Yesterday, “News” brought readers a fascinating story about a report from Science Daily, titled, Reconstructed ancient ocean reveals secrets about the origin of life (25 April 2014), which was also picked up by Linda Geddes, writing for New Scientist. Reading the Science Daily article, I was struck by the extraordinary naivete of mainstream science reporters covering the origin-of-life issue. Consider the following excerpt, taken from the final two paragraphs:
“In the presence of iron and other compounds found in the oceanic sediments, 29 metabolic-like chemical reactions were observed, including those that produce some of the essential chemicals of metabolism, for example precursors of the building blocks of proteins or RNA,” says [Dr. Markus] Ralser, [Group Leader at the Department of Biochemistry at the University of Cambridge and the National Institute for Medical Research]. “These results indicate that the basic architecture of the modern metabolic network could have originated from the chemical and physical constraints that existed on the prebiotic Earth.”
The detection of one of the metabolites, ribose 5-phosphate, in the reaction mixtures is particularly noteworthy. Its availability means that RNA precursors could in theory give rise to RNA molecules that encode information, catalyze chemical reactions and replicate. Whether and how the first enzymes adopted the metal-catalyzed reactions described by the scientists remain to be established.
I wonder how many readers of the article even noticed the two little qualifying words, “in theory.”
The New Scientist report by Linda Geddes also highlighted the detection of ribose 5-phosphate as a metabolic reaction product, suggesting that self-replicating RNA could have formed spontaneously on the primordial Earth:
Detecting the metabolite ribose 5-phosphate is particularly noteworthy, Ralser says. This is because it is a precursor to RNA, which encodes information, catalyses chemical reactions and most importantly of all, can replicate.
Ms. Geddes is to be commended for her balanced reporting: she took care to inform her readers that the experiments performed by Dr. Ralser began with “substances known to be starting points for modern metabolic pathways,” adding that no-one had yet demonstrated that these substances could have formed in the Earth’s oceans, four billion years ago. And as “News” mentioned in her post, Ms. Geddes also pointed out that the reactions observed so far were all degenerative, instead of going from simple molecules to complex ones, they went from complex molecules to simpler ones (e.g. from sugar to pyruvate), prompting origin-of-life scientist Dr. Jack Szostak of Harvard University to remark that on a pessimistic reading of the evidence, “any organics in the ocean would have been totally degraded, rather than forming the basis of modern metabolism.”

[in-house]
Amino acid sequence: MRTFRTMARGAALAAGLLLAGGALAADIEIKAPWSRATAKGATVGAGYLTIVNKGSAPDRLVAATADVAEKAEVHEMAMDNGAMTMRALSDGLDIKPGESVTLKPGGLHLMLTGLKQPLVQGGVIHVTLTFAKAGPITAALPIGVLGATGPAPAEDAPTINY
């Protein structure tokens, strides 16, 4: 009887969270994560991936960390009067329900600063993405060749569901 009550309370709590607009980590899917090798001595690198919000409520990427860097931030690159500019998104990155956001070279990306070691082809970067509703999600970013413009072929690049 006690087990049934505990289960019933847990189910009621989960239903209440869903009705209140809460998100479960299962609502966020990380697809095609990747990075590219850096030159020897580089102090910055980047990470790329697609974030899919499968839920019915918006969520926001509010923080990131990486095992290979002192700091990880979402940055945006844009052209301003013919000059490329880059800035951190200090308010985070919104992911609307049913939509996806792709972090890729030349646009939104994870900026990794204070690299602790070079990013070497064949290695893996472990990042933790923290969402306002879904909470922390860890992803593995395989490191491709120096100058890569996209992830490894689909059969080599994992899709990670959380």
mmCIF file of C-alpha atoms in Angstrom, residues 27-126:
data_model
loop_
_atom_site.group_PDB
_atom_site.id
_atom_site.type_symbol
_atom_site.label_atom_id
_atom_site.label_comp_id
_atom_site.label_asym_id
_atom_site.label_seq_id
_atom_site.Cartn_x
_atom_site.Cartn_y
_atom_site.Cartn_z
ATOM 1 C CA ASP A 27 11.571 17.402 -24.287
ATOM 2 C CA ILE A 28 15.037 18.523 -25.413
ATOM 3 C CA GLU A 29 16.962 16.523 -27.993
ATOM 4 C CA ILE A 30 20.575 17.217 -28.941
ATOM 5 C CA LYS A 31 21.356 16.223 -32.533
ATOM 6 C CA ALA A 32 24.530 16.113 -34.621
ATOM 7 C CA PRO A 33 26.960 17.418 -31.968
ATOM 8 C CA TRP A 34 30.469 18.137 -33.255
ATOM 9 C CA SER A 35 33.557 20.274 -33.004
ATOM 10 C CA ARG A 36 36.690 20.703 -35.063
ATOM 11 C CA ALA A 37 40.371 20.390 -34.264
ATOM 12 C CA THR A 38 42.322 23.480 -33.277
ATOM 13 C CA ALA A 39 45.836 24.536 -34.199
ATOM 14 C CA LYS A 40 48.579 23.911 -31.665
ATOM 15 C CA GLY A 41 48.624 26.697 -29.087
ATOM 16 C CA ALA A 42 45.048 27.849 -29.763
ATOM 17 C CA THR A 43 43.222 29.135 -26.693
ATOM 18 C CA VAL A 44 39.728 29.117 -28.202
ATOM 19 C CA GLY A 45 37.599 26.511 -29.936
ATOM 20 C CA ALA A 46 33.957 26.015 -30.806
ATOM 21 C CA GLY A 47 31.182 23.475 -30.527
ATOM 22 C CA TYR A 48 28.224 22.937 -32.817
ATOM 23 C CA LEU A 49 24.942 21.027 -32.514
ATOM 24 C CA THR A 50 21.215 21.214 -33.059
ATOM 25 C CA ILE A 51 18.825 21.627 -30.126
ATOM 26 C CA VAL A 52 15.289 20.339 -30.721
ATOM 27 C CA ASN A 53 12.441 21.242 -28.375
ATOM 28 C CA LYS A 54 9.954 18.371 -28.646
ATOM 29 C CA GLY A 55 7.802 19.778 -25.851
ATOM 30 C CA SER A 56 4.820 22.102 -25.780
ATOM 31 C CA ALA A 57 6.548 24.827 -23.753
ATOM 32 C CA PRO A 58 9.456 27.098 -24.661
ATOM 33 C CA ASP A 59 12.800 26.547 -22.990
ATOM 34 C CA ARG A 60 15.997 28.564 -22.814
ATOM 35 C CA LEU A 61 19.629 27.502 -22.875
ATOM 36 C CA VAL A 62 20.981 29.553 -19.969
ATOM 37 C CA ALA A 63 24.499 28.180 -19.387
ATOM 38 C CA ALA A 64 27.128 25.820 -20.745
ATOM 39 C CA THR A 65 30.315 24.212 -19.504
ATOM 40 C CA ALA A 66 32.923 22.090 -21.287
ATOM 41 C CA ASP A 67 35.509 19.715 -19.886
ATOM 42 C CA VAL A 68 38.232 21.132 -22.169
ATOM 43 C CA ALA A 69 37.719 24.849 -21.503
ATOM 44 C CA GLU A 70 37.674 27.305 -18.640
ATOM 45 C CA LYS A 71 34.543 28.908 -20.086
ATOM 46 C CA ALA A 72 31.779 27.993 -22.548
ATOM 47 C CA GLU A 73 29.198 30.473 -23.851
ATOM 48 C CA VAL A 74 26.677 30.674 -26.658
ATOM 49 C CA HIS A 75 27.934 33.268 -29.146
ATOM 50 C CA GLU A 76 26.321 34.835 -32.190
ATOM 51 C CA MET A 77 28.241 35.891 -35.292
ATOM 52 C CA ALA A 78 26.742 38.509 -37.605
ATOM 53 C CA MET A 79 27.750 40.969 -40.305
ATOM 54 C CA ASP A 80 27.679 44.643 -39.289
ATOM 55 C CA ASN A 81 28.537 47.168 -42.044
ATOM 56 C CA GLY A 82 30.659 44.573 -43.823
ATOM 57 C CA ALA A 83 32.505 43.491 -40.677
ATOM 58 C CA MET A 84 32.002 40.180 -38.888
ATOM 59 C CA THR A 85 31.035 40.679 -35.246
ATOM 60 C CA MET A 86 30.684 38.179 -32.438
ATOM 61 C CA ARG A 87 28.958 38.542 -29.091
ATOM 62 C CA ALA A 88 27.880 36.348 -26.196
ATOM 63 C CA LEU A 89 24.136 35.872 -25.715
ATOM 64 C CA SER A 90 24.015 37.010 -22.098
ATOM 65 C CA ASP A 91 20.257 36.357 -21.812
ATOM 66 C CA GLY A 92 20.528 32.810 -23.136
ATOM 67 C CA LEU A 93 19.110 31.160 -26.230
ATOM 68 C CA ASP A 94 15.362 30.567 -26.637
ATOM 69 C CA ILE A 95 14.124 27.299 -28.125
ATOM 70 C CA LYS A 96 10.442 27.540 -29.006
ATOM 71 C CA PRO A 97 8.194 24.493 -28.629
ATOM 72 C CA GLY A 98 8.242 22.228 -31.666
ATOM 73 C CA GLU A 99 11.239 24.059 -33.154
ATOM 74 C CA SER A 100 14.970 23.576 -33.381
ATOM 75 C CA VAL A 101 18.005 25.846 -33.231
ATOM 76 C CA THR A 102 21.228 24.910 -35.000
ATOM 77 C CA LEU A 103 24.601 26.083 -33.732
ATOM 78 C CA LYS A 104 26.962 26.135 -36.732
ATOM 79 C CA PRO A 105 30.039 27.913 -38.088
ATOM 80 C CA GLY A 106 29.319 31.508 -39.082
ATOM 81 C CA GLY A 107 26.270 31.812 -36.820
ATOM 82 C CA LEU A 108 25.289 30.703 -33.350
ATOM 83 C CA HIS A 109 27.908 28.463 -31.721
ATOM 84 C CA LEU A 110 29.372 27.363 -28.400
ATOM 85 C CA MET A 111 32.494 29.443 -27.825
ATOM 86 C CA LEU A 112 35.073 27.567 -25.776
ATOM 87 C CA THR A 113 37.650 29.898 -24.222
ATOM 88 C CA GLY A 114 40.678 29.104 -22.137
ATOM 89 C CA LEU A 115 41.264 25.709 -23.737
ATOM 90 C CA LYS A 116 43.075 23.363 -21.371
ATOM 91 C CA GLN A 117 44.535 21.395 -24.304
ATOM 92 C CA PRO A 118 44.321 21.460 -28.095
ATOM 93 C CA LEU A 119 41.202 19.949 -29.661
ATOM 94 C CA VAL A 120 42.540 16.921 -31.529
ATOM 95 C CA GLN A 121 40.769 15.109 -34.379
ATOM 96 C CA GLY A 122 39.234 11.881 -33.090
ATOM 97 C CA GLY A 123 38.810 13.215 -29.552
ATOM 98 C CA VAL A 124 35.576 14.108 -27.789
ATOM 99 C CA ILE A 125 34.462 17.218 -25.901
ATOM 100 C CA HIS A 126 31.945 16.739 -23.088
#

While these qualifying remarks are commendable, they hardly even begin to scratch the surface. To see, why, let’s have a look at the chemical structure of ribose 5-phosphate (image courtesy of Wikipedia and Edgar181):
The chemical formula for this compound is C5H11O8P. In other words, one molecule of ribose 5-phosphate contains just 25 atoms. Its molar mass is 230.110 g/mol (or about 230 times that of a hydrogen atom).
Dr. Eugene Koonin: the real problems involved in explaining the origin of life
I’d now like to direct readers’ attention to a review by retired Dutch biologist (and Intelligent Design critic) Dr. Gert Korthof of renowned evolutionary biologist Dr. Eugene Koonin‘s recent book, The Logic of Chance: The Nature and Origin of Biological Evolution, Pearson, FT Press). Actually, Korthof’s review is not a review of Koonin’s entire book, but only of Chapter 12 and Appendix B of the book, which deal with the formidable problems facing any naturalistic origin-of-life scenario (emphases are mine – VJT):
RNA can function both as protein (enzyme) and replicator. However, even under the best-case scenario, the RNA-World hardly has the potential to evolve beyond very simple “organisms” (p. 366). The path from a putative RNA World to a translation system (DNA-protein world) is incredibly steep (p. 376). The hardest problem is that evolution by natural selection can only start after replication with sufficient fidelity is established . Not withstanding all scientific progress, we currently do not have a credible solution to these problems .